Hi there. I've been mining on 470/480, I have an assortment of models, with 4gb and 8gb and started a new rig now with 6 280x I found a good deal on, second hand. I realize that these older cards, about 3 generations back, mine at the same hashrate as my 470/480, give or take at 280-300 H/s. As for power consumption, with a little undervolting on the 280x, I get very close to the 470/480 catds, at about 160-180w per card. Now with the new 570/580 cards, for which I see reports that the hashrate is still the same, it appears as if there has been virtually no change in hashing power in years. What's up with that? Has the technology stayed the same? Maybe that means that mining software may still improve as far as the newer generations? Your thoughts would be appreciated...
@DrYM With the newer generation cards, they use a different semiconductor fabrication process (14 nm for the 480/470 vs. 28 nm for the 280), which mainly results in lower manufacturing costs (i.e. higher profit for AMD). In addition, the new cards generally have higher clock speeds and a lot more VRAM, and these are the kind of improvements that result in better gaming/rendering performance, which is really what GPUs are made for.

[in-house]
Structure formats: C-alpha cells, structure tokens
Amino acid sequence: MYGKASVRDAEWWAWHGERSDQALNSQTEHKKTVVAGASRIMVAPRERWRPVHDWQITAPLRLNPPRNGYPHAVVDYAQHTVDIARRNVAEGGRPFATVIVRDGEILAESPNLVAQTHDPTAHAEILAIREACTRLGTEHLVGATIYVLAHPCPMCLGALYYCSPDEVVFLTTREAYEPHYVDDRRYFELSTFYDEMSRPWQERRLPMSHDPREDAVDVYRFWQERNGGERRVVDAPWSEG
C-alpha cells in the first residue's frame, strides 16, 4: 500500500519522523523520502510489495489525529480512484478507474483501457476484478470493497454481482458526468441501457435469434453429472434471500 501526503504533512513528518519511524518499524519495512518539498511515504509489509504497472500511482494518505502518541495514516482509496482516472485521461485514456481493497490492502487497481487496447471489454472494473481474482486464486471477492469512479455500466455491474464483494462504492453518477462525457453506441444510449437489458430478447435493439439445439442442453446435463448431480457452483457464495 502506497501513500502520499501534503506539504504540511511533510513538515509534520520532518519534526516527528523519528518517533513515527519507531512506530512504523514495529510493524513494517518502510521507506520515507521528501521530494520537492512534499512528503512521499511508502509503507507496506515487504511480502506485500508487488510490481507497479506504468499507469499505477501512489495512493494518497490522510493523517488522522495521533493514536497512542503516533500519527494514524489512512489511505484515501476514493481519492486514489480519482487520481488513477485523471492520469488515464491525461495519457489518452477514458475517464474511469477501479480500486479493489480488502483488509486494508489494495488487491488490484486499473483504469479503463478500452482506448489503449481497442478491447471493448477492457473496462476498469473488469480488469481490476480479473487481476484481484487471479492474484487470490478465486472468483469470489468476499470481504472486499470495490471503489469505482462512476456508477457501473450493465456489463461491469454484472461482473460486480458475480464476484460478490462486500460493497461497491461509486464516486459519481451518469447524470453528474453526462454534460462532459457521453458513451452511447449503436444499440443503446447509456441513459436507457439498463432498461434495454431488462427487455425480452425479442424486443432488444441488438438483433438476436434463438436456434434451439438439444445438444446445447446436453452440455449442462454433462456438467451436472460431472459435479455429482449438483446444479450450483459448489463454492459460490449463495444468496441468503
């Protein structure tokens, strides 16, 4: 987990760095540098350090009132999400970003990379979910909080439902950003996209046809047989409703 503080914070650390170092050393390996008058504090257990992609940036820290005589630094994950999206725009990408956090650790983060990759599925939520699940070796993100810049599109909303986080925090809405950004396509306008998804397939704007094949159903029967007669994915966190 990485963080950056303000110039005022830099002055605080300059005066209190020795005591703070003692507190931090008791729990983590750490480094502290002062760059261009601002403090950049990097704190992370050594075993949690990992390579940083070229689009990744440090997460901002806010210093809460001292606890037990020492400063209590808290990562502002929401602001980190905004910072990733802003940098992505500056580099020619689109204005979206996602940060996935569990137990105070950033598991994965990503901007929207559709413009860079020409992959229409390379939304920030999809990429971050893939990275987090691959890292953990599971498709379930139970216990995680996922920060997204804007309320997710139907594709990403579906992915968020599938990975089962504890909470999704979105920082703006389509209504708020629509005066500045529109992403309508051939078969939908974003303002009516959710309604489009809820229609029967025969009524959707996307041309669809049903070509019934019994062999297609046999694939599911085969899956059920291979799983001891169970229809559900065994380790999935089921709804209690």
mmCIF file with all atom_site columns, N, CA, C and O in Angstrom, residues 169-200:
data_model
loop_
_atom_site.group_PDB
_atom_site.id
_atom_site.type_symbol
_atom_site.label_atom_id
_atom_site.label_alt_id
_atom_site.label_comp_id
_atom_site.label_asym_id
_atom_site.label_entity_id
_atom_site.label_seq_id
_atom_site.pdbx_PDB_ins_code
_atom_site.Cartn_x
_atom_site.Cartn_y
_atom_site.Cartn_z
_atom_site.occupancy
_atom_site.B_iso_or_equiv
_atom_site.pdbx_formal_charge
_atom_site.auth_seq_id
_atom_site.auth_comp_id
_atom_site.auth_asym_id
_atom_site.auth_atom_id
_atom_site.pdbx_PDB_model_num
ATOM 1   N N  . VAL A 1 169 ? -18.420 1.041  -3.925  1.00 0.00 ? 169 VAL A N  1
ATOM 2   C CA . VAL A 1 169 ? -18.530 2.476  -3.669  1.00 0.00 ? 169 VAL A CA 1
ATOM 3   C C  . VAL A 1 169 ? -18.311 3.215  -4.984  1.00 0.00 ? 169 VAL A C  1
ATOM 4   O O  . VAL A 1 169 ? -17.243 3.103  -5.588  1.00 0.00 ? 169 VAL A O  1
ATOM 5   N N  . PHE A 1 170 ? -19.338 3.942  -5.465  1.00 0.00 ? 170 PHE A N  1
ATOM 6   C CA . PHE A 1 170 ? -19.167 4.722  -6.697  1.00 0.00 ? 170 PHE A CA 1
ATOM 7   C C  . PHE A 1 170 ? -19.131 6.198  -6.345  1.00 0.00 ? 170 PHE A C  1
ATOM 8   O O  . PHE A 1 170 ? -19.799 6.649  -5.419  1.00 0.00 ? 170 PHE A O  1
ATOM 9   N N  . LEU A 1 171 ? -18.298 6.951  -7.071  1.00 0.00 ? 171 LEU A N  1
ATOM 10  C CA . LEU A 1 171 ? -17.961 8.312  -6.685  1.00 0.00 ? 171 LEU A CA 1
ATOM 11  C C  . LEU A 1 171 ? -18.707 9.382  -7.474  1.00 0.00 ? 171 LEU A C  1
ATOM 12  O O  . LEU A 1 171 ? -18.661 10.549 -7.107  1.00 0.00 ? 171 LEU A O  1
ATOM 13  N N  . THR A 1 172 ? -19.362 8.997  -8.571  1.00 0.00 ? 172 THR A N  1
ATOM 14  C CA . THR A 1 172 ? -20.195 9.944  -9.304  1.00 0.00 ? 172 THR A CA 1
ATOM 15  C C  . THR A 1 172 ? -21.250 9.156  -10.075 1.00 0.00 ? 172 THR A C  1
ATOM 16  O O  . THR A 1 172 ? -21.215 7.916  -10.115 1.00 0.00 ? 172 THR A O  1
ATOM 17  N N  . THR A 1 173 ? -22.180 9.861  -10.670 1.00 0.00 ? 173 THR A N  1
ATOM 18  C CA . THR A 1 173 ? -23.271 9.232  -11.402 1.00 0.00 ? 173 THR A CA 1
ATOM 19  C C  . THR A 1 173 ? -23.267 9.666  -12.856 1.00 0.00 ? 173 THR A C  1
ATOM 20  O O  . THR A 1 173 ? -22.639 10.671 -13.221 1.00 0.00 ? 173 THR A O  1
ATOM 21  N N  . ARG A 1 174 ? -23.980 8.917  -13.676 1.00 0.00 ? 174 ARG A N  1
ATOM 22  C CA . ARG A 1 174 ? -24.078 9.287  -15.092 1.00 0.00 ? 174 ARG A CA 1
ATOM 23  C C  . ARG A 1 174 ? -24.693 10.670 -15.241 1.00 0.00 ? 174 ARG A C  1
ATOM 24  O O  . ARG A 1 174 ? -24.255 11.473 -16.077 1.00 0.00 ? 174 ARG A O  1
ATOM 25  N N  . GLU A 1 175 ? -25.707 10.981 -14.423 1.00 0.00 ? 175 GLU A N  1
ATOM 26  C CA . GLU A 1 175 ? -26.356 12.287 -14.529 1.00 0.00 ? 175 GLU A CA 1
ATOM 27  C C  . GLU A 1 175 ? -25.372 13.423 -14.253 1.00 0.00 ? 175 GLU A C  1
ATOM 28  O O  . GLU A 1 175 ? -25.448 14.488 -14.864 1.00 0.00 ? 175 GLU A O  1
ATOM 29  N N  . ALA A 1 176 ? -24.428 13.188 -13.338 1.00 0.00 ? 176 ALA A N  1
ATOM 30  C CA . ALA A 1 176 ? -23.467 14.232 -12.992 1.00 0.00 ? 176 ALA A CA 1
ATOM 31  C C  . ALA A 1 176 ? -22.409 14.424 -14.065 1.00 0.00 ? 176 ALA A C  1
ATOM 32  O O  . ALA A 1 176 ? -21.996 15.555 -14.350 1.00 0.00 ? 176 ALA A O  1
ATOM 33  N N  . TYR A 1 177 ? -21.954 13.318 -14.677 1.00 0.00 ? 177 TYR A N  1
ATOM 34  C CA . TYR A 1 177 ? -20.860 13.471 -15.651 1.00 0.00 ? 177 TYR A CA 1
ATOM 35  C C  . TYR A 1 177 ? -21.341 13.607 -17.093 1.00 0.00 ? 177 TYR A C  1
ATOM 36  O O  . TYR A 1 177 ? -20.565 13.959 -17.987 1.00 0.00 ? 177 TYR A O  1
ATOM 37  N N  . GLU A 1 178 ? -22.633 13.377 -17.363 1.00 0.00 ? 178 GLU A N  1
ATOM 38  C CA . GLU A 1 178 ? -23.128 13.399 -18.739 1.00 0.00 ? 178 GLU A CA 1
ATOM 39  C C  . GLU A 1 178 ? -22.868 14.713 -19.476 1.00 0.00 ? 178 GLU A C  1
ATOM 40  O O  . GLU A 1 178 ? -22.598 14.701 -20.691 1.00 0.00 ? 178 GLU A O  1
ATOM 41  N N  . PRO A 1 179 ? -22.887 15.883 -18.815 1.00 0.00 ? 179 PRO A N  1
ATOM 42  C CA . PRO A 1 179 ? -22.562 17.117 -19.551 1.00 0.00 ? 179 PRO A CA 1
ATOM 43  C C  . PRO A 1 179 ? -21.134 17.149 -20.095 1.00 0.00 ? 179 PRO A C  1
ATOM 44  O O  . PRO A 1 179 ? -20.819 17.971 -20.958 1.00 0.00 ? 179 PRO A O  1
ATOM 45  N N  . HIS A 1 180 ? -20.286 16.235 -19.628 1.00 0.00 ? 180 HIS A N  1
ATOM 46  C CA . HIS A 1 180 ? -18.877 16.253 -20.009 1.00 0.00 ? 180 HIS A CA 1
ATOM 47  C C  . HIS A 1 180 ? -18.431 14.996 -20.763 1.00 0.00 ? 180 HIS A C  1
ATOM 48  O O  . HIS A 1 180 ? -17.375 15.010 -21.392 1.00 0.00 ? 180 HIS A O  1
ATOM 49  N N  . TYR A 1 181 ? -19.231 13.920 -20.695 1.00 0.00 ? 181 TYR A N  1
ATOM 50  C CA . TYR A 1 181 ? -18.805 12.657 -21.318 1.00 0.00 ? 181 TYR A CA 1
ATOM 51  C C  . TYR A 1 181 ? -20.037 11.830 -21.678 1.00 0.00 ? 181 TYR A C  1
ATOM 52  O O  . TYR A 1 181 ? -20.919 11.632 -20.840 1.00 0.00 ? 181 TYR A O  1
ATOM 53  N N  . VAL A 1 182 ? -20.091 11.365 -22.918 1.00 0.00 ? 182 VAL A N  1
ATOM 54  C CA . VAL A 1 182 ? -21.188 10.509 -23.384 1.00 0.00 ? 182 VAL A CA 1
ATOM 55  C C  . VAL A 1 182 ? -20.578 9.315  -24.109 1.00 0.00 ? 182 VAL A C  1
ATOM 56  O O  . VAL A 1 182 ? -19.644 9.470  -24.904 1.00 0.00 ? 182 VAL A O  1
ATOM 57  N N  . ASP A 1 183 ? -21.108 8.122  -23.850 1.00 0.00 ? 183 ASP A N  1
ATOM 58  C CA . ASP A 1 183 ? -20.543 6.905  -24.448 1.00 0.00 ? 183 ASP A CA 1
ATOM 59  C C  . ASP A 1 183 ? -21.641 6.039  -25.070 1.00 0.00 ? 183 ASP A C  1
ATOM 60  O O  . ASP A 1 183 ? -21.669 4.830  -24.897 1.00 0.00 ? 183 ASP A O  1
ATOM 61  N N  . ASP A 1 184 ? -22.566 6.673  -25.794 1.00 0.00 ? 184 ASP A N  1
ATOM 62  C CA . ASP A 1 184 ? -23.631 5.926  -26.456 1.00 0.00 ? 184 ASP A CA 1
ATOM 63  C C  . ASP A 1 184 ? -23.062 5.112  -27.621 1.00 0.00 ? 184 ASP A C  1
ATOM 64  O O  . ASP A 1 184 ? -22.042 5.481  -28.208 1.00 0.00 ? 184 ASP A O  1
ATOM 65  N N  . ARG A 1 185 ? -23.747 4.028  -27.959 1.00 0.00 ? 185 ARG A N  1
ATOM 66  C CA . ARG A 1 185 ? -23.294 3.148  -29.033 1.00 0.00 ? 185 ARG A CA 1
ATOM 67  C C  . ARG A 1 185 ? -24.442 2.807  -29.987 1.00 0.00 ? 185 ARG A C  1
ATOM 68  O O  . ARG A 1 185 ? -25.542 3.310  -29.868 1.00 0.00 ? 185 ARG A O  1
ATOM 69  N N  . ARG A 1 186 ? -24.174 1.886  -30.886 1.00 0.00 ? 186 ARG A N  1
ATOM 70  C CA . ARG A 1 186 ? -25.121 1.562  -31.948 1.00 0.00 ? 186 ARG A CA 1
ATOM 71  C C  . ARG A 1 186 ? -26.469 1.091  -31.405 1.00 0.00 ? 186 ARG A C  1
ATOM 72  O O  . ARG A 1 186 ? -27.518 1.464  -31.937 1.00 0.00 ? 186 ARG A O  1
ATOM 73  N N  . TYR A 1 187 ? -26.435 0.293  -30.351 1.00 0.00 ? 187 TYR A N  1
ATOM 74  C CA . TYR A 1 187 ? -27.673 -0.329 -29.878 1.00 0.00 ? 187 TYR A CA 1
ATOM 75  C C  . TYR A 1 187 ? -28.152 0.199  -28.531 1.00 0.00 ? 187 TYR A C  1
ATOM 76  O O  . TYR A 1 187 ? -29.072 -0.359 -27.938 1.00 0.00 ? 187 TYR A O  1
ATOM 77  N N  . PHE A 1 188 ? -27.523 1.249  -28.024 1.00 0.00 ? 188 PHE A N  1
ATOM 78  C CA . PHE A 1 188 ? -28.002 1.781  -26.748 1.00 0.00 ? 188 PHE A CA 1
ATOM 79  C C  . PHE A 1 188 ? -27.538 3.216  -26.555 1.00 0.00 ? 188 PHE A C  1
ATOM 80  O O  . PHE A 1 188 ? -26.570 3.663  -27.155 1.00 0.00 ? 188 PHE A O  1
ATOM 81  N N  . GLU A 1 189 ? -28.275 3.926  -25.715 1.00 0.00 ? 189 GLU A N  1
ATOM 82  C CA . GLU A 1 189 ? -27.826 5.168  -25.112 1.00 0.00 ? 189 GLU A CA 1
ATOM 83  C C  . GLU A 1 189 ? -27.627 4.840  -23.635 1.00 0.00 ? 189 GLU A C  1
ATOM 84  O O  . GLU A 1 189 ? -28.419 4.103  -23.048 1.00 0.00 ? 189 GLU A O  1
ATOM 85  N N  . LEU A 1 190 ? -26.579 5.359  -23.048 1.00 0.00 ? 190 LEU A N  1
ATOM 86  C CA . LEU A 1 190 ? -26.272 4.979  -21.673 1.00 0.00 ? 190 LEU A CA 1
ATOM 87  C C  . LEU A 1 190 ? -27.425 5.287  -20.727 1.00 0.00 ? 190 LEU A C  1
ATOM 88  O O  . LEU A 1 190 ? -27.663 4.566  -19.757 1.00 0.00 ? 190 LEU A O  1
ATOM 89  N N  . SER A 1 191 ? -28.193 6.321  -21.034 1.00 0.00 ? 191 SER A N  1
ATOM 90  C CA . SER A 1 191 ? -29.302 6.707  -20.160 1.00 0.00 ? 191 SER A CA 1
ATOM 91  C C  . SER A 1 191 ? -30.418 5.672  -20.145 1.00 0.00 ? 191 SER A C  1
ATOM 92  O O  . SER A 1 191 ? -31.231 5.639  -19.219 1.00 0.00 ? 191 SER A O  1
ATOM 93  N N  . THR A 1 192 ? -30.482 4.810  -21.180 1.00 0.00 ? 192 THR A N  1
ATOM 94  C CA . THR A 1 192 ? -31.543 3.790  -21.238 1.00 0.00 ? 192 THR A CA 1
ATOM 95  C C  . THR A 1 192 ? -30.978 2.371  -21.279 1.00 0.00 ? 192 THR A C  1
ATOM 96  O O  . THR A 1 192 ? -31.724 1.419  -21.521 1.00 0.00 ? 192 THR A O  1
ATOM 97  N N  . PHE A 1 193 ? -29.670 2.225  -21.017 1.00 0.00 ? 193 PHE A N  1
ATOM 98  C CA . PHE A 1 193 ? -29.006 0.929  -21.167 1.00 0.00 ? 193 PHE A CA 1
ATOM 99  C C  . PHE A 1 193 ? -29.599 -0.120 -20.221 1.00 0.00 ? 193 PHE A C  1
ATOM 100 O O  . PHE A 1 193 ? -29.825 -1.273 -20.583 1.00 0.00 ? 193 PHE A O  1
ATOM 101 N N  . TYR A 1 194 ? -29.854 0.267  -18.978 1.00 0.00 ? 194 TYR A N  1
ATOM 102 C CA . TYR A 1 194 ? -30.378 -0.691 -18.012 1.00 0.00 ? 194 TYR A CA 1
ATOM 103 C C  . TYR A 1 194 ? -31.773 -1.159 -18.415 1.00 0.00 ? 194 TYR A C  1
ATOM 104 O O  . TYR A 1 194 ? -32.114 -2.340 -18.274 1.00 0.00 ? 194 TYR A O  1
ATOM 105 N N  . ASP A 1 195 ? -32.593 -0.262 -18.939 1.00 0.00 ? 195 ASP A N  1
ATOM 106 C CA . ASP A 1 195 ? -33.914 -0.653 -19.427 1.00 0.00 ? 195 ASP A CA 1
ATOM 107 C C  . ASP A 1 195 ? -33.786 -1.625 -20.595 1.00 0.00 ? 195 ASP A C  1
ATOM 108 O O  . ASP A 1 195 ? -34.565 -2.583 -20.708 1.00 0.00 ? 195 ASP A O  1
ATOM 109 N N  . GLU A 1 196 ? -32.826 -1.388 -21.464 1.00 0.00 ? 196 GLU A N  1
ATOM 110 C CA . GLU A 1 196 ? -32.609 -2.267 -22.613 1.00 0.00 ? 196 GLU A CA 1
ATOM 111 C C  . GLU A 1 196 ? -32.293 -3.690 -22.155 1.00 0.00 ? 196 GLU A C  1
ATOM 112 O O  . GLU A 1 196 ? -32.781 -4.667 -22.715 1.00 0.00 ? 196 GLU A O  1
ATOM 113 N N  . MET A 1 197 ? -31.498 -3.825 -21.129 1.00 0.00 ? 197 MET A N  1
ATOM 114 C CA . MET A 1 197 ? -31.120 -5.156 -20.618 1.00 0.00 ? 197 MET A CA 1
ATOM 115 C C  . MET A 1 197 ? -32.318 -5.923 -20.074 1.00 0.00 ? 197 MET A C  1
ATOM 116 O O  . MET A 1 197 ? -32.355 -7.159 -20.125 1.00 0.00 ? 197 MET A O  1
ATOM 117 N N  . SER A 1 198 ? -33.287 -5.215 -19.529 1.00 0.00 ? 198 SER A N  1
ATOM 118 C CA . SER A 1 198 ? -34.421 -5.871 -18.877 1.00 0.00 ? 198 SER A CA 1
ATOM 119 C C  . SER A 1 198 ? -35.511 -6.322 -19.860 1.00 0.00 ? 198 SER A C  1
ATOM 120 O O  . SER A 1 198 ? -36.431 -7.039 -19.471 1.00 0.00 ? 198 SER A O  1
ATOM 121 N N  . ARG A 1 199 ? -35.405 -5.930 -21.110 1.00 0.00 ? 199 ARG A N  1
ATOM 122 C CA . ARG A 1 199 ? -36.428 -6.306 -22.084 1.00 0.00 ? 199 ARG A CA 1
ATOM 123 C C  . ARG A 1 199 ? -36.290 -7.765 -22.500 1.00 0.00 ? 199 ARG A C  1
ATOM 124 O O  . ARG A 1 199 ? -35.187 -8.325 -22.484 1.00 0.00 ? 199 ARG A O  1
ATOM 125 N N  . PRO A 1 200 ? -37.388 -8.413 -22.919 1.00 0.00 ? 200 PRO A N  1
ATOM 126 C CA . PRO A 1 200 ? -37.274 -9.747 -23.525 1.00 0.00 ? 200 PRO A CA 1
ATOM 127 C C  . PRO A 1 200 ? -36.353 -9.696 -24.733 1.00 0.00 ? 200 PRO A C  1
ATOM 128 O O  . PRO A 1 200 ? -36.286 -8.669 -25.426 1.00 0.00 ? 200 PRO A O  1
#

The main reason these improvements don't translate into better hashing performance has to do with the Equihash algorithm, since it's dependent on memory. It's not the total amount of memory available that's the limiting factor, but rather the memory bandwidth, which depends on both the size of memory bus width and memory clock. Here's a comparison of some of the most commonly used GPUs and their respective memory bandwidth:
280 - 288 GB/s
290 - 320 GB/s
380 - 256 GB/s
390 - 384 GB/s
Fury X - 512 GB/s
480 - 256 GB/s
As you can see, these numbers loosely correlate to each card's Equihash performance (480 < 290 < 390 < Fury X).